The legend of Tengu itself has existed since ancient times. But recently, there is an urban legend related to this. It says, “In the days when there was no exchange with foreign countries, a foreigner who was shipwrecked and lived in hiding in the mountains may have been mistaken for Tengu by the Japanese of the time, because of his red face and high nose. Like Kappa, this is a theory that people who saw an unfamiliar foreigner may have come up with the idea.
Tsuchinoko is a UMA (Unidentified Mysterious Animal) that is said to exist in Japan. At first glance, it looks like a snake, but its distinctive feature is its swollen belly. Actually, no one talks about Tsuchinoko these days. But when I was a kid, there were many TV programs about capturing it. It just looks like a snake that has swallowed a large prey, but the truth is unknown.
Sapporo beer job interview
This is an urban legend about an interview at Sapporo Beer, a popular brewery in Japan. The candidate who came to the interview remained silent for a long time, so the interviewer got fed up and asked him, “Why do you keep quiet?”. And the candidate answered, “A real man drink Sapporo Beer without a word! (a famous line by Sapporo Beer’s TV commercial at the time)” and passed the interview.
Whether this story is true or not, I heard that some people failed the interview by doing the same in real.
A conversation between a child and his mother when the beetle he was keeping died.
“Mom, the beetle has stopped moving. Can you give me some money?”
“Sure. But where are you going to buy a new beetle?”
“A convenience store nearby.”
“Yeah, I’m going to get some batteries to exchange the old one.”
This is obviously a made-up story. But there is an irony behind the story about children and their educational environment. At that time, Japan was experiencing rapid economic growth and losing interest in appreciating living things as nature was being destroyed.
Tokyo Disney land
There is a rumor that Tokyo Disneyland emits special radio waves to prevent crows from coming close to the park because no one sees crows at all. But the truth is, I heard that there are some crows behind the Cinderella Castle. Having said that, it is also true that there are far fewer crows than pigeons and sparrows in Tokyo Disneyland. So maybe, there is a special trick for it.
Ushi no Kubi (The Cow’s Head)
There is a very frightening story called “Ushi no Kubi (The Cow’s Head)”. And those who hear it cannot stop shaking with fear and die within three days. The author of the story regretted that so many people had died. To pray for a departed soul, he entered the Buddhist monastery and never told the story again, even though people begged him to do so. All those who know about the story are dead, and all that has been handed down to these days is the title “The Cow’s Head” and the fact that it was an incomparably horrible story.
This is what it is all about. In fact, the story of “The Cow’s Head” itself does not exist. So the non-existing urban legend becomes an urban legend.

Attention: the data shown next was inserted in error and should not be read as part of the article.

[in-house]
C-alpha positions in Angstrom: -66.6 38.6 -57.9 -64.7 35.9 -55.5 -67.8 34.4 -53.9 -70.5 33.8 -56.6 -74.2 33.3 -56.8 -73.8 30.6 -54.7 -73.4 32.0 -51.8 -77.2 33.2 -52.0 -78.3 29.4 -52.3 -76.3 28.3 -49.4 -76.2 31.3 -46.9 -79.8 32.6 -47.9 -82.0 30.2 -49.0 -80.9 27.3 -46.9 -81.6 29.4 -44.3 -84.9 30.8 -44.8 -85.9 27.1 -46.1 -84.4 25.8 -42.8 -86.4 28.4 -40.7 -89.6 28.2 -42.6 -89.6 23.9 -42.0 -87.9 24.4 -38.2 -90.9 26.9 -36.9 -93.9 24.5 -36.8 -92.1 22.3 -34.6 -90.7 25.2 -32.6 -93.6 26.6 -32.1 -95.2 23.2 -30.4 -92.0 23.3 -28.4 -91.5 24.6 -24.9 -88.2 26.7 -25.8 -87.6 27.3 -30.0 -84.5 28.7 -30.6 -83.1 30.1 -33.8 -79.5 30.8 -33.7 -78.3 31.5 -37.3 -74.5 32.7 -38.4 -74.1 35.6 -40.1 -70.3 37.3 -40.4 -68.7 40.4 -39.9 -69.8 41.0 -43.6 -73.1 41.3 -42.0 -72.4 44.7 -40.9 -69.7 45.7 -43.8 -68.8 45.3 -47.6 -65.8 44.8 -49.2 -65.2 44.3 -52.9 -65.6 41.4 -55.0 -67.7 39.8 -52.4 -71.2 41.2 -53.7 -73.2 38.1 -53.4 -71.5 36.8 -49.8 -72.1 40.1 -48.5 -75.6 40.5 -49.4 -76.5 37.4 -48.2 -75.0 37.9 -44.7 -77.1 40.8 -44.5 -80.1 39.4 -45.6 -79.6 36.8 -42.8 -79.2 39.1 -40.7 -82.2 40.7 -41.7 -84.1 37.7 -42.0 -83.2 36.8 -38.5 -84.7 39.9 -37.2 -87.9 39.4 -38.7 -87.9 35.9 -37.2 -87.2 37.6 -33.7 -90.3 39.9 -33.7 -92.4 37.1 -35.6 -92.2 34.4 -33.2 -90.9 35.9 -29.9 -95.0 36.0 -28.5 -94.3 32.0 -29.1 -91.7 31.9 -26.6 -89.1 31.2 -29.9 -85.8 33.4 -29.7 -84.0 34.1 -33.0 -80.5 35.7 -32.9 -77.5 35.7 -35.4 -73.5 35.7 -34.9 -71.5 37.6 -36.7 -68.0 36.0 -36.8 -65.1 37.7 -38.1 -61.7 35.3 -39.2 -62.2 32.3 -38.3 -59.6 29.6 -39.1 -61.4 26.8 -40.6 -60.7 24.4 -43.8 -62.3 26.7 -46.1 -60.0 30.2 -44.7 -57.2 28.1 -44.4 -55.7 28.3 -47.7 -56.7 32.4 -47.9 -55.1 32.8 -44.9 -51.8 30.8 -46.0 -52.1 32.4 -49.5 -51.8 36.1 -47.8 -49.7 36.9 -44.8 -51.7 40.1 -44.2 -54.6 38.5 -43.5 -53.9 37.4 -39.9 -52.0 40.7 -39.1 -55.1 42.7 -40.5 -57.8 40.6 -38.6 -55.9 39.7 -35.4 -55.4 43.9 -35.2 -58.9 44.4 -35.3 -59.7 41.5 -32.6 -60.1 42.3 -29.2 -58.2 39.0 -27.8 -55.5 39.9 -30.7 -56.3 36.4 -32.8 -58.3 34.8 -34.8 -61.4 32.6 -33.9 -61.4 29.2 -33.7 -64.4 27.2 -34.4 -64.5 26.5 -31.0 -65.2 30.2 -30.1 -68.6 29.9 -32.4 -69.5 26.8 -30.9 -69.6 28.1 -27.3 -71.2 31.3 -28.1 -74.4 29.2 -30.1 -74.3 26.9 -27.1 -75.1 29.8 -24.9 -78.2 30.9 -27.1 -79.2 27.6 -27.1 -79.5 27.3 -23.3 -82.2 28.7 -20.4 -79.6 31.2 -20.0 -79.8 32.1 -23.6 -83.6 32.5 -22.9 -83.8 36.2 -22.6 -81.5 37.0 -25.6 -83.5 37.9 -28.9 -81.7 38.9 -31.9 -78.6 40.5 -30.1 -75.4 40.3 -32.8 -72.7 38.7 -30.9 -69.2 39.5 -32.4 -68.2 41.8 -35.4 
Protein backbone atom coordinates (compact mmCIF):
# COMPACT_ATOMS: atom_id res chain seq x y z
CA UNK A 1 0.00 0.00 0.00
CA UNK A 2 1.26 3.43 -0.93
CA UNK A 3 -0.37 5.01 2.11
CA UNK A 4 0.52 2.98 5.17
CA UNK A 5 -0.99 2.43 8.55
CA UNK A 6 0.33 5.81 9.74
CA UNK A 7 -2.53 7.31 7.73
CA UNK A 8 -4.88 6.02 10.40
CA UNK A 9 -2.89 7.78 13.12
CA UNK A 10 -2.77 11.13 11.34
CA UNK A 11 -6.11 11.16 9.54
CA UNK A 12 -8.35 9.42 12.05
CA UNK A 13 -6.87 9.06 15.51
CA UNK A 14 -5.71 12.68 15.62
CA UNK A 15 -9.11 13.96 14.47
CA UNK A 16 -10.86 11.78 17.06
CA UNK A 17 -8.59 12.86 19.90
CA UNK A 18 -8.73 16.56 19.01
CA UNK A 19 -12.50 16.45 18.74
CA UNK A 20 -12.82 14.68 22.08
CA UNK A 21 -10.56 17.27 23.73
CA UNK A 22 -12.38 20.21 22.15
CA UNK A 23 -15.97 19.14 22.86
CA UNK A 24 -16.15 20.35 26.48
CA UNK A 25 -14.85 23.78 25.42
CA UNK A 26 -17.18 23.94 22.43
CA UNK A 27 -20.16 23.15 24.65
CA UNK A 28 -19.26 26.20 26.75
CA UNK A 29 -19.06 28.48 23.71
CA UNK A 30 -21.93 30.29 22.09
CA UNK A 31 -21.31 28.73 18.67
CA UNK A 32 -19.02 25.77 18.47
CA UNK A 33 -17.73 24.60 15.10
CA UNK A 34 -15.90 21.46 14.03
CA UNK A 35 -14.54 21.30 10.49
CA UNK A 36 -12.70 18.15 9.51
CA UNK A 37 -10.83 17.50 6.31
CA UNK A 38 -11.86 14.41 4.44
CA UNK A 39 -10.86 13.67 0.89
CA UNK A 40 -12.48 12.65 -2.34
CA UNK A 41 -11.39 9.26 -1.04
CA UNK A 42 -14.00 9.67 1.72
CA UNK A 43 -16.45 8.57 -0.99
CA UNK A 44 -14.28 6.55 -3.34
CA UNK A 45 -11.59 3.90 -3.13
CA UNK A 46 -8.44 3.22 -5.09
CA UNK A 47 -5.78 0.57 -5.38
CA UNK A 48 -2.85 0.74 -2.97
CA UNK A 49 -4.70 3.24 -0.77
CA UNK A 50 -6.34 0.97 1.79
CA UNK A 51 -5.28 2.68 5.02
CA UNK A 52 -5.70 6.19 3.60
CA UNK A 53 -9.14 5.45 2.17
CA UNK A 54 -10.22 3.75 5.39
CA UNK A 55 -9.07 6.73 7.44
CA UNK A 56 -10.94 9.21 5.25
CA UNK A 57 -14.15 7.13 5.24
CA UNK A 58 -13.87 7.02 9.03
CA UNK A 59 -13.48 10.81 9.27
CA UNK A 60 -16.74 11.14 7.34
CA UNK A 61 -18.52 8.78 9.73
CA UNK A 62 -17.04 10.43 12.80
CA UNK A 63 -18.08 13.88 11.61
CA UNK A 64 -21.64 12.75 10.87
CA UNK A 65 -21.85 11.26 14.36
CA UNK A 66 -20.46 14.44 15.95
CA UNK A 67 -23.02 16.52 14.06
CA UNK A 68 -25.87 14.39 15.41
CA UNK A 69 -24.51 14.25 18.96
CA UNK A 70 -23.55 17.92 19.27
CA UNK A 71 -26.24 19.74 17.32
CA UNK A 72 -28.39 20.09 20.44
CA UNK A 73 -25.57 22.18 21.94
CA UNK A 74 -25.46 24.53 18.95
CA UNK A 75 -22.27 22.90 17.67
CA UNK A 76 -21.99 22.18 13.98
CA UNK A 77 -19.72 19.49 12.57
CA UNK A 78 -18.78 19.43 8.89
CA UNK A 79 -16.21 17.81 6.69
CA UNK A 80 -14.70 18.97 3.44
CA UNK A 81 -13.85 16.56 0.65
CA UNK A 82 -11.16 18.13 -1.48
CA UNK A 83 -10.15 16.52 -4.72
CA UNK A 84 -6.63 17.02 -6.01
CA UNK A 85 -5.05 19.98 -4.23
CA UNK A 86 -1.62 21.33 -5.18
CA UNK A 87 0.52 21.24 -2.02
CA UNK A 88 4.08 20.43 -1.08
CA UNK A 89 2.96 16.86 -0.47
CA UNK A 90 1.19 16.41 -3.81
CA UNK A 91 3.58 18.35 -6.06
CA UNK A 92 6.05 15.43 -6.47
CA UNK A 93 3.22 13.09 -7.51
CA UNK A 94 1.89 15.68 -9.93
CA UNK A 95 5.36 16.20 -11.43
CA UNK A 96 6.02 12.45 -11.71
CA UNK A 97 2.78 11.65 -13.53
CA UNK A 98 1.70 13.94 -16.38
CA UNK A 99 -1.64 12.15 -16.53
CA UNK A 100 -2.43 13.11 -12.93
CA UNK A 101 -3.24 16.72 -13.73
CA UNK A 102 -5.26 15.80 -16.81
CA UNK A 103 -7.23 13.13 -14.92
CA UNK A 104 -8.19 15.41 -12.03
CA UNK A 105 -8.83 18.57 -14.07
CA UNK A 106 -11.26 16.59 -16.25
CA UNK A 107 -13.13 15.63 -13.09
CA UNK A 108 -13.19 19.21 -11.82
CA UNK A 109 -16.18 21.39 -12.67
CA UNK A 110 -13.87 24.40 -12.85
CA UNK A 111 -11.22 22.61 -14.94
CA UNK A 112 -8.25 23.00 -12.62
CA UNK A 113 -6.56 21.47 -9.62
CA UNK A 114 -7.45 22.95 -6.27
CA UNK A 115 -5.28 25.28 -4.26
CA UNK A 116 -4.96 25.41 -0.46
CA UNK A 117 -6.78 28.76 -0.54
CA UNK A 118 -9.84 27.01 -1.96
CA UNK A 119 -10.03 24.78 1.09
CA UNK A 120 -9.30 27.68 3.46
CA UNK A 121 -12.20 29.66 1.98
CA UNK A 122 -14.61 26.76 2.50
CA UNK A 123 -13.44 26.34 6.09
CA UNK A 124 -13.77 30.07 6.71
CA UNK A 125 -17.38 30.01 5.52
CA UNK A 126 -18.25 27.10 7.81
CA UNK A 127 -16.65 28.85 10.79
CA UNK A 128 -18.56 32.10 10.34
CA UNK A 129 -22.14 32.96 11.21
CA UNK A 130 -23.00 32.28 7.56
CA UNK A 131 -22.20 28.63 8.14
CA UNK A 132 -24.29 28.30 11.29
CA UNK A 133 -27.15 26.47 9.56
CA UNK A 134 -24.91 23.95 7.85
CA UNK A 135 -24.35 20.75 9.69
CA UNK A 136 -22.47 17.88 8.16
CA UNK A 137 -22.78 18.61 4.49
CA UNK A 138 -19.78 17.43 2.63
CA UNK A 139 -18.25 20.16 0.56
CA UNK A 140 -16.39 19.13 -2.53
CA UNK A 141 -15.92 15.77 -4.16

By the way, when someone asks on an Internet chat board, “I’m curious about a story called ‘The Cow’s Head,’ does anyone know anything about it?, now it has become a tradition to reply, “ Phew…ok, I’ll tell you what it is… Oops, someone is knocking on the door, looks like someone is here….”
How They Became Urban Legends?
There are many urban legends in Japan, but how did they spread in the age without the Internet? In the example above, when the story “Slit-Mouthed Woman” first appeared, only children from relatively wealthy families were allowed to attend tutoring schools. And there is a rumor that “Slit-Mouthed Woman” was born as an excuse for poor mothers to scare their primary school children from going out alone to make them give up on begging to go to tutoring school.
Then, children attending tutoring schools who heard the rumor at the primary school would tell their classmates about it. Since Japanese tutoring schools bring students from multiple primary schools in different districts, the story spread from one to another and eventually spread throughout Japan.
Another theory is that in the late 1970s, the Japanese Self-Defense Forces deliberately spread rumors in order to conduct an experiment to find out how word of mouth tends to spread. It is also said that the U.S. military and the CIA also participated in this experiment and used the slit-mouthed woman as information.
So the main purpose of the experiment was to send false information from the northern part of Japan and measure the time it took to reach the southern region.
As mentioned above, even the origins of urban legends are vague and unclear, so the mystery only deepens.
Lastly, my favorite Japanese urban legend is that the Tokyo Metropolitan Government building transforms into a giant robot to fight during emergencies or invasions from space. I like the ridiculousness of it. Incidentally, the robot is controlled by the city governor at the time. And when a new governor is elected, the control manual is also taken over.